Published on:

The DWI deferred conviction- House Bill 189

Thanks to Houston Defense Lawyer Paul Kennedy for tracking down HB 189. I had some tepid enthusiasm after reading the Statesman article. The devil is in the details.

What’s wrong with HB 189? Three quick points.

1. It’s deferred, but still counts a conviction?

From 189

A deferred adjudication for an offense under Section 49.04, 49.05, 49.06, or 49.065 is considered a conviction for purposes of enhancement of penalties under this section or Subchapter D, Chapter 12

The whole point of taking deferred probation is that it does not result in a conviction. That’s why defendants give up their right to trial. DWI convictions can be used to enhance forever and creates a new legal animal, the deferred “conviction”.

2. Interlock lobby gets theirs-
(

o)AAA judge granting deferred adjudication to a defendant
for an offense under Section 49.04, 49.05, 49.06, or 49.065, Penal Code, shall require the defendant to have an ignition interlock device installed under Subsection (i), regardless of whether the defendant would be required to have the device installed if the defendant was convicted.

I’m not sure how much lobbyist cash the interlock lobby is throwing around Austin these days, but it’s paying off with this bill. A few thousand more interlocks devices installed annually, even for cases where the defendant wasn’t drinking.

Let’s say your doctor switches your prescription from drug A to drug B. Drug B leaves you without the normal use of your physical and mental faculties. You learn this fact after driving home from the pharmacy where you took your new meds. Officer Friendly pulls you over and arrests you for DWI.

You want to plead the case because a doctor’s prescription is not a defense to DWI, your lawyer tells you that deferred is a great deal, and a trial fee is going to be expensive. Despite your case having nothing to do with alcohol, you still have an interlock ordered as a condition of probation. Nice.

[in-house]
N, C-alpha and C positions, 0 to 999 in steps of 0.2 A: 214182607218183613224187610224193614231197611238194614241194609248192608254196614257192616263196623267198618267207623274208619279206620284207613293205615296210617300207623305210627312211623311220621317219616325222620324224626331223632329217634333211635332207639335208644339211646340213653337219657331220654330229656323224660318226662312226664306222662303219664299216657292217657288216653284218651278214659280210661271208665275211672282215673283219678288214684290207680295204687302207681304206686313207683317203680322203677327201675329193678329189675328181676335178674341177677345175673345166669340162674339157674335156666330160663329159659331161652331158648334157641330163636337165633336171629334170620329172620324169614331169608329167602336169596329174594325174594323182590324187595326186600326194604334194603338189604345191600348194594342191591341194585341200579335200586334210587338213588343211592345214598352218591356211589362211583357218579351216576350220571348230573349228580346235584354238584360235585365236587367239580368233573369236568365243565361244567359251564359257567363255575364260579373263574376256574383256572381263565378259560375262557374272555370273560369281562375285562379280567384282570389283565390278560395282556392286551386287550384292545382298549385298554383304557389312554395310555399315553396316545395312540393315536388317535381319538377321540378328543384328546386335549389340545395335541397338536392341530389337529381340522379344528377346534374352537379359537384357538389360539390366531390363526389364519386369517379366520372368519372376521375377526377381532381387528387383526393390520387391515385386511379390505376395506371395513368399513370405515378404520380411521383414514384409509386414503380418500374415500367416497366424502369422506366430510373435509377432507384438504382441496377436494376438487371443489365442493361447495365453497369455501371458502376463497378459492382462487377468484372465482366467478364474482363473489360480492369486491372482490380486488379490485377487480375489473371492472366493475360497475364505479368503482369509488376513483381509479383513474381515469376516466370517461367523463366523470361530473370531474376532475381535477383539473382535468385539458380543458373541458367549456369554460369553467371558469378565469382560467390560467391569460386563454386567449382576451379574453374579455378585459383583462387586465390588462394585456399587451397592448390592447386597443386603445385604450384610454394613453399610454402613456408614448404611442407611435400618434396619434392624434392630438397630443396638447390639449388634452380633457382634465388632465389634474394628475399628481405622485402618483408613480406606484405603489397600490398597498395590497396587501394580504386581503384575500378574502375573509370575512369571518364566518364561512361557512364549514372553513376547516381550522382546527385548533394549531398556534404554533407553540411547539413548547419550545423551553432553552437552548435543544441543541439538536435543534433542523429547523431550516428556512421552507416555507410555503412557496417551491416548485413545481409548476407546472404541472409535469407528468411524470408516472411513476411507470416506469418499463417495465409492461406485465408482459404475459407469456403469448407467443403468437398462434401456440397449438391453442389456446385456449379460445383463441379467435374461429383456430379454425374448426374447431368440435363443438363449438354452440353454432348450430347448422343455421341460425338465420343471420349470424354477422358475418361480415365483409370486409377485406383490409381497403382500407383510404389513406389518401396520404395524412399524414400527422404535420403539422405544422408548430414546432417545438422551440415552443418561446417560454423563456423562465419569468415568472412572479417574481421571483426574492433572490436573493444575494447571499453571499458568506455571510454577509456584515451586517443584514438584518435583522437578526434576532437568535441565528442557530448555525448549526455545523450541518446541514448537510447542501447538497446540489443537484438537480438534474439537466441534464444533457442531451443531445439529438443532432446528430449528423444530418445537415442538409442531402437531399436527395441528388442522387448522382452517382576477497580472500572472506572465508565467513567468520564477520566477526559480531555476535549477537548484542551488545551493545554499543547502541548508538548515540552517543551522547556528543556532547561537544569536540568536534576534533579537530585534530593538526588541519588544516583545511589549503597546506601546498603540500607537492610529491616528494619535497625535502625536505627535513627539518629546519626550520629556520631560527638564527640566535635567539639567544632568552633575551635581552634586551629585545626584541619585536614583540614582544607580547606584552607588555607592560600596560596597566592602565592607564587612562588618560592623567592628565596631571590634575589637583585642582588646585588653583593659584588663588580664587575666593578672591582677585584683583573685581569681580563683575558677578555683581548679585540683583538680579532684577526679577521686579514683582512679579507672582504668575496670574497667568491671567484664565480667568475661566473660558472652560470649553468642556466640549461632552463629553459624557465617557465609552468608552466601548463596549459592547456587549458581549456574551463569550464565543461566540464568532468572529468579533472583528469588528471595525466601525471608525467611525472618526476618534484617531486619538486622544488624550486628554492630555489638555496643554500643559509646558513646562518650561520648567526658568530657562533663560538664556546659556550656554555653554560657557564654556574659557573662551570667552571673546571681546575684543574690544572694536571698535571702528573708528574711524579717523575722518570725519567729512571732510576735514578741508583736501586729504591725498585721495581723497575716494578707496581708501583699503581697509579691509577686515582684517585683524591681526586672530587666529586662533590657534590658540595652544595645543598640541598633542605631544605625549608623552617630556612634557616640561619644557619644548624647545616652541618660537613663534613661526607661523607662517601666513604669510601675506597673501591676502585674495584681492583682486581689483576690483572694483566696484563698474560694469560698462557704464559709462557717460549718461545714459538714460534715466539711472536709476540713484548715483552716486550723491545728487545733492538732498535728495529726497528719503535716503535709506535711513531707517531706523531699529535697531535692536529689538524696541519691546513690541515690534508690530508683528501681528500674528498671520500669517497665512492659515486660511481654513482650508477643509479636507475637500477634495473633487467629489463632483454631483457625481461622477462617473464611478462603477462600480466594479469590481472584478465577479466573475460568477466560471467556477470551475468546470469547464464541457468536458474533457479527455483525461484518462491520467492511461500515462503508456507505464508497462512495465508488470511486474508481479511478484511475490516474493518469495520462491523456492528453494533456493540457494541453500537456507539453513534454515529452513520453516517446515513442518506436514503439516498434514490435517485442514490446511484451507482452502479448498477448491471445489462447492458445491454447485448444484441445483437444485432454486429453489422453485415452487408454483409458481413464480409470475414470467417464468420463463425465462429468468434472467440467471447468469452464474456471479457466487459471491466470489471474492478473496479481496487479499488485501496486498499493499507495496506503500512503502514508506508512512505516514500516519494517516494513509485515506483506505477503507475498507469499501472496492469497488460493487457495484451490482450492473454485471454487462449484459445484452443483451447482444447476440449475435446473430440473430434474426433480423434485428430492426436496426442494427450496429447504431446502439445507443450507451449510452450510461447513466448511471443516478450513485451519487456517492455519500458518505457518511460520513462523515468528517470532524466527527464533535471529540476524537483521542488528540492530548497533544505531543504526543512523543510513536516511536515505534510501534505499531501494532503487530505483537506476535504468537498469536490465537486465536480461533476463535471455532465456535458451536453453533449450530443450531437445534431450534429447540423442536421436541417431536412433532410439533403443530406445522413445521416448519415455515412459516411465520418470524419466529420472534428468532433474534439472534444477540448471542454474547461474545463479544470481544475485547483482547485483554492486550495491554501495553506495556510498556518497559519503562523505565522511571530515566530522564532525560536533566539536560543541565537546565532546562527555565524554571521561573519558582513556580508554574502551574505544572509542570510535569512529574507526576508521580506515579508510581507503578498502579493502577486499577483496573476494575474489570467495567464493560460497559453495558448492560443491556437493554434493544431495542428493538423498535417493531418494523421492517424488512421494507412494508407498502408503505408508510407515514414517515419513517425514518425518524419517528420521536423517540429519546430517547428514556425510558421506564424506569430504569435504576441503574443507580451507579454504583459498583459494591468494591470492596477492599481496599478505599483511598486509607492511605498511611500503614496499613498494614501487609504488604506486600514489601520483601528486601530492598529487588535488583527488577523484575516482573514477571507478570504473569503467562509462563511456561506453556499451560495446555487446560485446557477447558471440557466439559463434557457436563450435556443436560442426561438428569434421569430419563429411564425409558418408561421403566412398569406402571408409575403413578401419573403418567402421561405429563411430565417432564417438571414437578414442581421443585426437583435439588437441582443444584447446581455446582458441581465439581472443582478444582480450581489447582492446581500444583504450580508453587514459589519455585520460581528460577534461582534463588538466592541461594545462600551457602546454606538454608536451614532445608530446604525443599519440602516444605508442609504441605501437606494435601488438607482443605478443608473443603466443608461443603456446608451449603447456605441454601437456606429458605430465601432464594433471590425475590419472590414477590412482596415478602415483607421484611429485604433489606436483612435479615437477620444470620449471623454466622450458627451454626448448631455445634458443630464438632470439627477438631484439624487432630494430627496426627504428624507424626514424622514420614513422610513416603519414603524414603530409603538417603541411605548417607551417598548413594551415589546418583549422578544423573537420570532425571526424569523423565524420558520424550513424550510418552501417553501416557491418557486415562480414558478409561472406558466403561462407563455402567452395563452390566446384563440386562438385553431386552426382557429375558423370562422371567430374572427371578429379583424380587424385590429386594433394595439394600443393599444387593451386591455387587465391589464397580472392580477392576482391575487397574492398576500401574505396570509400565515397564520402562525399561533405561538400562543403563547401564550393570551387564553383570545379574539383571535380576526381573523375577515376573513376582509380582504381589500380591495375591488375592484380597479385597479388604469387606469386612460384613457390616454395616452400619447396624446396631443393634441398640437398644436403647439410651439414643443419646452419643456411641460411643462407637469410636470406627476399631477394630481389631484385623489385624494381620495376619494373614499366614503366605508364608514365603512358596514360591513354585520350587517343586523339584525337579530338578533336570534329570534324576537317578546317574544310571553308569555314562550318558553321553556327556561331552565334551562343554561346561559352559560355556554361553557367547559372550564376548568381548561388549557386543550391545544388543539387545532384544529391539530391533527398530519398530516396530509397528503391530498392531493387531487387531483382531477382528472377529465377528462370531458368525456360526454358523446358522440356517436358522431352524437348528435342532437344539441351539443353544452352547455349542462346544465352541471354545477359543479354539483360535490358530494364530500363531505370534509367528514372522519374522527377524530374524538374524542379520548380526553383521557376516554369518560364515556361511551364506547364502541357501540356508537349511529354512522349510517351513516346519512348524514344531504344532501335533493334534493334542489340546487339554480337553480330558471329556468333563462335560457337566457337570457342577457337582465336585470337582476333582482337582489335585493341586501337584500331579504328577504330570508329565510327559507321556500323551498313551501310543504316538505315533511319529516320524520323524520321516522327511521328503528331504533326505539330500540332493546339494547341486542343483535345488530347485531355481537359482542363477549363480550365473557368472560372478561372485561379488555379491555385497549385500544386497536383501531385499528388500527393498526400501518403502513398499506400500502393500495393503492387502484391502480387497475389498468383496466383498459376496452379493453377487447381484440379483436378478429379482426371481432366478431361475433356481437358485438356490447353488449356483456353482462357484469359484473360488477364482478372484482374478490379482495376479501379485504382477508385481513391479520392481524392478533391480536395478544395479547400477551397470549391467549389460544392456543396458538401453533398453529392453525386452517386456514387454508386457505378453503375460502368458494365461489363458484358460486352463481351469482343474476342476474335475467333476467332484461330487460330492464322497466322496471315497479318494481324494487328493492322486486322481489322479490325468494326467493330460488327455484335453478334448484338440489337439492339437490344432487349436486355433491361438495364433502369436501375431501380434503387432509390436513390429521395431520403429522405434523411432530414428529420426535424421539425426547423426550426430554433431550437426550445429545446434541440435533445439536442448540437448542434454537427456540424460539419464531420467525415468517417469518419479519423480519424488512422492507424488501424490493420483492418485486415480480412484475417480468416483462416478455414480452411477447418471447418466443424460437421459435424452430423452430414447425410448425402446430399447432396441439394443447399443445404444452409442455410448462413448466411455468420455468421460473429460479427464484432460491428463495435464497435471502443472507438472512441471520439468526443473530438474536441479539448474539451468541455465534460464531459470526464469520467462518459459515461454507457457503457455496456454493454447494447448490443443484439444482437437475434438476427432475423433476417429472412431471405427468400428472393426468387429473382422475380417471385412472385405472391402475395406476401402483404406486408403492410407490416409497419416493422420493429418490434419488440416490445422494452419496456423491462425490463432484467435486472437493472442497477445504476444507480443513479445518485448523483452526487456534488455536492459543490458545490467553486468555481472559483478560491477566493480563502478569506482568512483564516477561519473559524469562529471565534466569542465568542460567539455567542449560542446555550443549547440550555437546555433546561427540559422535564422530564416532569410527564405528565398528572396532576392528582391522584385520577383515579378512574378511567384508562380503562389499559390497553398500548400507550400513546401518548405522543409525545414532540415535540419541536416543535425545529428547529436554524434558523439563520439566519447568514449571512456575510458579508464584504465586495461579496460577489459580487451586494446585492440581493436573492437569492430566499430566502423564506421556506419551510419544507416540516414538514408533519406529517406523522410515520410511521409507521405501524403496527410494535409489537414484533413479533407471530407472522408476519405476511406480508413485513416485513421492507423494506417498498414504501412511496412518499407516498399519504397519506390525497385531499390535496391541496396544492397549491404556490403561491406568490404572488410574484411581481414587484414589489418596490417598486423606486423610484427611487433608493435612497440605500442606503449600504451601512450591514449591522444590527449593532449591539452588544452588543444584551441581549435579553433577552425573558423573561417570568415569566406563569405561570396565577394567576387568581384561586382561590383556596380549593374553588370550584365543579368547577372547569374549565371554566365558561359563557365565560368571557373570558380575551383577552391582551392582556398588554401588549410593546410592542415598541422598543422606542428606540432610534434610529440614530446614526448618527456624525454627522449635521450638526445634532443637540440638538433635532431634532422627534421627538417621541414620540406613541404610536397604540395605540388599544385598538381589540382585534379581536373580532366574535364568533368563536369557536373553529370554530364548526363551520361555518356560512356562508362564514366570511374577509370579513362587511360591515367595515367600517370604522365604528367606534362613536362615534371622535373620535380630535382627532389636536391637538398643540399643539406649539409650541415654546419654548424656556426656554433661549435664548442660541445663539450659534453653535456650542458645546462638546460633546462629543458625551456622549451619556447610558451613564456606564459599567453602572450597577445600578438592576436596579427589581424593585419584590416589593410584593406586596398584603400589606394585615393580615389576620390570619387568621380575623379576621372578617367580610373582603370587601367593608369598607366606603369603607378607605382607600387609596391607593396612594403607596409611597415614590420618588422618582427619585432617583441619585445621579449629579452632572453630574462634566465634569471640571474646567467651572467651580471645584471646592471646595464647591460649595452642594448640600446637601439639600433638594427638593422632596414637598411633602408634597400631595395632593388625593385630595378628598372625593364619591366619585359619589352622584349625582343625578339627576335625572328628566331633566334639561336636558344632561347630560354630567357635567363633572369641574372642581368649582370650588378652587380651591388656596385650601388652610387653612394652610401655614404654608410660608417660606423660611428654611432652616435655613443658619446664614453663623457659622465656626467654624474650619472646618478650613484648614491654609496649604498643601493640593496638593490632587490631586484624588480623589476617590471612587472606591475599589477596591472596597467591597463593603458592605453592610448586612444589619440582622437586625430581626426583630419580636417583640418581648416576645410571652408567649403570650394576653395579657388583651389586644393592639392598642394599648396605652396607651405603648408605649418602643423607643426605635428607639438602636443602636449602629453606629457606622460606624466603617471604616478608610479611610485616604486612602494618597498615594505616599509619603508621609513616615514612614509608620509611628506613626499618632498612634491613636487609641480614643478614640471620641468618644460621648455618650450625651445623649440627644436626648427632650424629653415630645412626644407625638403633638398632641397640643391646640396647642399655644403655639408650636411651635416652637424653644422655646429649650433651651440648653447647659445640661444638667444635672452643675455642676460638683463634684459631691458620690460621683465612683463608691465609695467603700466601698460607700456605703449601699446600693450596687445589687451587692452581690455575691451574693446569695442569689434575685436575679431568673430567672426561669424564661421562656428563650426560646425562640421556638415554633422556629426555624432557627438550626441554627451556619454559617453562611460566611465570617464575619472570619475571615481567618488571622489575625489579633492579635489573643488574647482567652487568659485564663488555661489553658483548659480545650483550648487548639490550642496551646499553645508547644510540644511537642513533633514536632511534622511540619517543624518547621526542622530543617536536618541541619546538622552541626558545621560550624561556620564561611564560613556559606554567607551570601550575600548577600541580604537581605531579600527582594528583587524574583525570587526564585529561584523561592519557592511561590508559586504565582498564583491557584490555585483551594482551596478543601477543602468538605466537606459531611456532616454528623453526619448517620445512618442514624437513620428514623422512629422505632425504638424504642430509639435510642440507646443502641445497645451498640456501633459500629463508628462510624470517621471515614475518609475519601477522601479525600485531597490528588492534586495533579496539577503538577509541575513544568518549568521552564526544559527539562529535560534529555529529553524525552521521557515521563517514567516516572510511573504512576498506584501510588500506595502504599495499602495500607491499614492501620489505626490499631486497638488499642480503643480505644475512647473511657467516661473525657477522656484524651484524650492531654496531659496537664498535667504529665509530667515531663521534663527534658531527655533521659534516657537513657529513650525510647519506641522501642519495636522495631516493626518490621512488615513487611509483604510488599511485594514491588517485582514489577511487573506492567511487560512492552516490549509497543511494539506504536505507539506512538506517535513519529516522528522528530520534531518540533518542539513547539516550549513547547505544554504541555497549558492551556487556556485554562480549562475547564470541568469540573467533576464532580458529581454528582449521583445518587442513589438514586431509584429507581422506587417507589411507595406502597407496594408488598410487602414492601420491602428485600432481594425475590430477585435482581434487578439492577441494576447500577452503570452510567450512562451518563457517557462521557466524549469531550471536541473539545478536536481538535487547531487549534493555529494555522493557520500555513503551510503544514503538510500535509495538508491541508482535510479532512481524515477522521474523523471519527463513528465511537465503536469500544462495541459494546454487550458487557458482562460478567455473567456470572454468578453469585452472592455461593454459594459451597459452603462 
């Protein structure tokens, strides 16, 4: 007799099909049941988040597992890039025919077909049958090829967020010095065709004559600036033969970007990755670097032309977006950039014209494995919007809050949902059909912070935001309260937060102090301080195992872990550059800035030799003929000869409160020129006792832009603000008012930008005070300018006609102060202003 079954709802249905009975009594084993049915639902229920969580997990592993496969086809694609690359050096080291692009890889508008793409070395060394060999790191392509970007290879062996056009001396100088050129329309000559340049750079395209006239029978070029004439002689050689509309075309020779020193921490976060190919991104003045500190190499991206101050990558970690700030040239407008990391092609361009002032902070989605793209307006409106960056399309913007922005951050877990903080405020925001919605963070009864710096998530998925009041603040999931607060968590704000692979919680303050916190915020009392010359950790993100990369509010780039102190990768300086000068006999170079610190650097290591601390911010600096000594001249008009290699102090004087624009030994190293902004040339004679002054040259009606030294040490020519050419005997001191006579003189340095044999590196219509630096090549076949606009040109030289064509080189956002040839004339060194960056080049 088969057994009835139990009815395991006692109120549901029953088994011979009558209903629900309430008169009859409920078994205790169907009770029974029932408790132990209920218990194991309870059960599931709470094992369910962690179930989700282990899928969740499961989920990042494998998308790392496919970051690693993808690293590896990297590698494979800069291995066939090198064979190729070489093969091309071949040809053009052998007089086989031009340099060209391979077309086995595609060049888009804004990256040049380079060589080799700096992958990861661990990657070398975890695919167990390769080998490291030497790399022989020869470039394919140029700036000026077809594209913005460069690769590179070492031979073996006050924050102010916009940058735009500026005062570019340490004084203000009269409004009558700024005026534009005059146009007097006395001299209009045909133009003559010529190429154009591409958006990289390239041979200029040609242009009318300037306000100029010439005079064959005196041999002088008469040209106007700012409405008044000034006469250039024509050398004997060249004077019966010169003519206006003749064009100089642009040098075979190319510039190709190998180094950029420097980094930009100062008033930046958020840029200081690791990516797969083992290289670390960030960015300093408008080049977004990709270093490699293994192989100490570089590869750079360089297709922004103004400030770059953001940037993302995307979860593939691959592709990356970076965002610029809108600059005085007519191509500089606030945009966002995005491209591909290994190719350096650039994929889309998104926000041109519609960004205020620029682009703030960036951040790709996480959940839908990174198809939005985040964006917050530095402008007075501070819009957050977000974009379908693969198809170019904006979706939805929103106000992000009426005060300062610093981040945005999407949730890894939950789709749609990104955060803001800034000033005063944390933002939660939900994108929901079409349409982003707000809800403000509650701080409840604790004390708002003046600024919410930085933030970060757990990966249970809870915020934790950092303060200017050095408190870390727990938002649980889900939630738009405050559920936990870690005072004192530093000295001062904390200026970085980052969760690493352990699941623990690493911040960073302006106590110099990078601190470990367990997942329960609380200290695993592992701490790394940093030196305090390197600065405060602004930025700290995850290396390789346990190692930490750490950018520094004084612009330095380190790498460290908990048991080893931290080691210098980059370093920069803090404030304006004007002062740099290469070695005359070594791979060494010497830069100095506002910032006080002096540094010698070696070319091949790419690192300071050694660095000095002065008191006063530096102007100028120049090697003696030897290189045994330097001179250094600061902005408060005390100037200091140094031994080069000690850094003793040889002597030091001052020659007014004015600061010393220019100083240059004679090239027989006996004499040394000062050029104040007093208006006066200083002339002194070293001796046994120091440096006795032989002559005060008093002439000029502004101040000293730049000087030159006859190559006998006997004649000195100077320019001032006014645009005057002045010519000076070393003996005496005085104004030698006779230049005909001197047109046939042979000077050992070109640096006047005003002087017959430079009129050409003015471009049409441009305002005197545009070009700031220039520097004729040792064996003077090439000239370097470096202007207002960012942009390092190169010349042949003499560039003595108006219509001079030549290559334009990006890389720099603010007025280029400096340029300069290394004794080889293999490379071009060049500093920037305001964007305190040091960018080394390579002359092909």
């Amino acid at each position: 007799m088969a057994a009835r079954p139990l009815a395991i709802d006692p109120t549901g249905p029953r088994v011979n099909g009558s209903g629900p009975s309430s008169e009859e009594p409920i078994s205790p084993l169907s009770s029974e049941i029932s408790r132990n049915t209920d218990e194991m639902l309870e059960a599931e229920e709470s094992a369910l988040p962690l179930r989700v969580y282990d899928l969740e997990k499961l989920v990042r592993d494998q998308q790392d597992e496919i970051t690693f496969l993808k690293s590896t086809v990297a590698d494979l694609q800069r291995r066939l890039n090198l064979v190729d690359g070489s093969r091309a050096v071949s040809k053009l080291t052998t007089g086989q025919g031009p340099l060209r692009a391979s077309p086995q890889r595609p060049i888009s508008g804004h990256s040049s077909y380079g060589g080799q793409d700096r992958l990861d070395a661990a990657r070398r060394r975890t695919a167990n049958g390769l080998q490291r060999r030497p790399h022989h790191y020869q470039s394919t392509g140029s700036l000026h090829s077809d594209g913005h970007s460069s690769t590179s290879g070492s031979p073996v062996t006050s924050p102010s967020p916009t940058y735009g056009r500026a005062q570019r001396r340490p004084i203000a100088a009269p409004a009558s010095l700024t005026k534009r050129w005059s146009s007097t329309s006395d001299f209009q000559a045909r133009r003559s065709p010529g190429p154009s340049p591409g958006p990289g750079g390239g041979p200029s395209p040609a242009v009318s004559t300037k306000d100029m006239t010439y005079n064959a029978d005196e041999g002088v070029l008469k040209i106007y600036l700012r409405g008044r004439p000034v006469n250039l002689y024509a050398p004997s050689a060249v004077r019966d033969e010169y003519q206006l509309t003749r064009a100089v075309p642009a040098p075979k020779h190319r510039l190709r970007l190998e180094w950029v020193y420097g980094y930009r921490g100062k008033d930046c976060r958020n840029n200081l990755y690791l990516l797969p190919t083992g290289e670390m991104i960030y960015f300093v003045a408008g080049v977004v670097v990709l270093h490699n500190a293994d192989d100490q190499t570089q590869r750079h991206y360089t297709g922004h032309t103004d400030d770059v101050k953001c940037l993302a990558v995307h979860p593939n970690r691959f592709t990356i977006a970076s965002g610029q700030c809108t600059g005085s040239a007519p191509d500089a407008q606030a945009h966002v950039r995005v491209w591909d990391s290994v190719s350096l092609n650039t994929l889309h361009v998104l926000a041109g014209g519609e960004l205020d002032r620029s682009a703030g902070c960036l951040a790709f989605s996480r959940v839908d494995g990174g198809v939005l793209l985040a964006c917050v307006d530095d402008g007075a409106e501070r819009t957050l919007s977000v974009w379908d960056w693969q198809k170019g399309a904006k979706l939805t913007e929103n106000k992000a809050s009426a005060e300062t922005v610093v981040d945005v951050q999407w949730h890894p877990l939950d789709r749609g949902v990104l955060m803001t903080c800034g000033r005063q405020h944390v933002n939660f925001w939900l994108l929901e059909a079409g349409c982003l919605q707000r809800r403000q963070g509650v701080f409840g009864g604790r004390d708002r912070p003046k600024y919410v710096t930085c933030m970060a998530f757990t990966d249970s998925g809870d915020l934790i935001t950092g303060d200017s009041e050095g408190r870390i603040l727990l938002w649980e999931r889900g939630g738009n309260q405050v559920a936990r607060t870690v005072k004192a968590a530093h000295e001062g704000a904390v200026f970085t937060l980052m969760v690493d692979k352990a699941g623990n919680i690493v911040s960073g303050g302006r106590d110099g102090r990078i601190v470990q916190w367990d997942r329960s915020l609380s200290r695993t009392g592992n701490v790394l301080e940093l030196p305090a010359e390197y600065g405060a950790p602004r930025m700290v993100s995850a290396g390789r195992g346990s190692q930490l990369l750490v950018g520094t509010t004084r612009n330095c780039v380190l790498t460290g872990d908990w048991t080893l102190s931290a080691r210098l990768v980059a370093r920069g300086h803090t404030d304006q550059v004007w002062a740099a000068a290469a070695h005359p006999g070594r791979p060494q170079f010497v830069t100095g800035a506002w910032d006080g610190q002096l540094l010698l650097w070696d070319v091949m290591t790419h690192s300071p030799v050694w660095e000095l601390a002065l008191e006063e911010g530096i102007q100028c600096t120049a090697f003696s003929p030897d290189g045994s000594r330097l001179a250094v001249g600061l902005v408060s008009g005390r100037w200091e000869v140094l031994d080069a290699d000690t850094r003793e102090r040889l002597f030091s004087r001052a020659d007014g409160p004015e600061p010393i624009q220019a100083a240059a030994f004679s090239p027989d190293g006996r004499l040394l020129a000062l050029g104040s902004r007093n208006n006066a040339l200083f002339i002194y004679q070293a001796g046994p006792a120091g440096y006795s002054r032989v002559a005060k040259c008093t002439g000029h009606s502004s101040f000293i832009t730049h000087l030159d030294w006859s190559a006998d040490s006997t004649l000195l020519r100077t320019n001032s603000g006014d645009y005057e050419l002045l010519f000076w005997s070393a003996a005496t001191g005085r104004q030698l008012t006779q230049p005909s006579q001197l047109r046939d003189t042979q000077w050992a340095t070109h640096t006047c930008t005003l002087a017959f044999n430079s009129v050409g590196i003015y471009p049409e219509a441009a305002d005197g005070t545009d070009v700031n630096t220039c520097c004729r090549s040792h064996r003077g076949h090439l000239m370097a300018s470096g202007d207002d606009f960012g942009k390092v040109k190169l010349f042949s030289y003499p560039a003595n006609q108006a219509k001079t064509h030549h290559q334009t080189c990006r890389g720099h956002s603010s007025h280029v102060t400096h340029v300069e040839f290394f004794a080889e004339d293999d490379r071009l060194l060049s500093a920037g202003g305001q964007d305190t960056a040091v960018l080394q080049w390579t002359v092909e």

3. No non disclosure.

The bill also prevents a motion for non disclosure, the only other real benefit in a deferred case. MFND’s allow a partial sealing of records from public view. In an internet age it’s impossible to un-ring the criminal case bell without a full fledged expunction. MFND’s provide a small measure of relief for defendants who successfully finish deferred probation, but even that paltry measure isn’t available under 189.

So the two main benefits of deferred probation; no conviction and a motion for non disclosure, aren’t available with this “deferred” bill.

Who benefits from this bill? Prosecutors, interlock providers, phony DWI lawyers, and some defendants who were going to plead anyway.

Prosecutors love plea bargains, it saves them from putting their case together, and glosses over possible reasonable doubts, and sloppy police work/junk DWI science.

There could be some small benefit to DWI defendants who were going to plead anyway. Not much, it’s deferred in name only. But you can still tell your friends you were only sort of convicted for your DWI, and you can avoid the nasty DPS surcharge for DWI. However, given the expense of the interlock machine that’s a negligible financial plus.

Just like plea bargains gloss over a junk case. Plea bargains also gloss over subpar defense work. “DWI lawyers” who don’t really understand or try DWI cases, will convince some defendants who should be on the trial docket, into pleading for “deferred”.